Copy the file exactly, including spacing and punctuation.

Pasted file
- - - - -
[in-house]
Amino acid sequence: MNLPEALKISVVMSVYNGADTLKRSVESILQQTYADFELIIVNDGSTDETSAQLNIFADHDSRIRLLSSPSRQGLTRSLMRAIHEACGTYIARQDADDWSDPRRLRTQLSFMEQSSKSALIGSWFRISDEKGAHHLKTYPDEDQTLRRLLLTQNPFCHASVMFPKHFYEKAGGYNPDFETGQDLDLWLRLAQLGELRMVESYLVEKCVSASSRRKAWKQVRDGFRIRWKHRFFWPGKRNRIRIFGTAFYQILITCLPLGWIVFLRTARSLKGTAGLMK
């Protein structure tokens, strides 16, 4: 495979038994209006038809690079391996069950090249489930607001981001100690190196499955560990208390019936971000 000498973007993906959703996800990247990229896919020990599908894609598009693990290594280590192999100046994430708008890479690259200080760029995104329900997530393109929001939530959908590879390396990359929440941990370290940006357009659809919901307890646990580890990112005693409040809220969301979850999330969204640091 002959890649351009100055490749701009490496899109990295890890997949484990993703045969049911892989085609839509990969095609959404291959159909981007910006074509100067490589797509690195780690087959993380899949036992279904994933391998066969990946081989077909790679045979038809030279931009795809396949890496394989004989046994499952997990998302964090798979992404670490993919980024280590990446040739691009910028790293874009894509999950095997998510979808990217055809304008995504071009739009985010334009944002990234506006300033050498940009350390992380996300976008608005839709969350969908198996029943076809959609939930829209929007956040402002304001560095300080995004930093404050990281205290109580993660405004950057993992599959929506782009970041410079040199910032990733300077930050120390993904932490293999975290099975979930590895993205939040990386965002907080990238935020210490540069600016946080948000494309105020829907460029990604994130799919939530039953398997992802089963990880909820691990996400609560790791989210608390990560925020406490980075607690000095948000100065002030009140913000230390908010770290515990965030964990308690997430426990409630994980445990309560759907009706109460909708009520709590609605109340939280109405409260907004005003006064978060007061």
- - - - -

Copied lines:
[in-house]
Amino acid sequence: MNLPEALKISVVMSVYNGADTLKRSVESILQQTYADFELIIVNDGSTDETSAQLNIFADHDSRIRLLSSPSRQGLTRSLMRAIHEACGTYIARQDADDWSDPRRLRTQLSFMEQSSKSALIGSWFRISDEKGAHHLKTYPDEDQTLRRLLLTQNPFCHASVMFPKHFYEKAGGYNPDFETGQDLDLWLRLAQLGELRMVESYLVEKCVSASSRRKAWKQVRDGFRIRWKHRFFWPGKRNRIRIFGTAFYQILITCLPLGWIVFLRTARSLKGTAGLMK
């Protein structure tokens, strides 16, 4: 495979038994209006038809690079391996069950090249489930607001981001100690190196499955560990208390019936971000 000498973007993906959703996800990247990229896919020990599908894609598009693990290594280590192999100046994430708008890479690259200080760029995104329900997530393109929001939530959908590879390396990359929440941990370290940006357009659809919901307890646990580890990112005693409040809220969301979850999330969204640091 002959890649351009100055490749701009490496899109990295890890997949484990993703045969049911892989085609839509990969095609959404291959159909981007910006074509100067490589797509690195780690087959993380899949036992279904994933391998066969990946081989077909790679045979038809030279931009795809396949890496394989004989046994499952997990998302964090798979992404670490993919980024280590990446040739691009910028790293874009894509999950095997998510979808990217055809304008995504071009739009985010334009944002990234506006300033050498940009350390992380996300976008608005839709969350969908198996029943076809959609939930829209929007956040402002304001560095300080995004930093404050990281205290109580993660405004950057993992599959929506782009970041410079040199910032990733300077930050120390993904932490293999975290099975979930590895993205939040990386965002907080990238935020210490540069600016946080948000494309105020829907460029990604994130799919939530039953398997992802089963990880909820691990996400609560790791989210608390990560925020406490980075607690000095948000100065002030009140913000230390908010770290515990965030964990308690997430426990409630994980445990309560759907009706109460909708009520709590609605109340939280109405409260907004005003006064978060007061």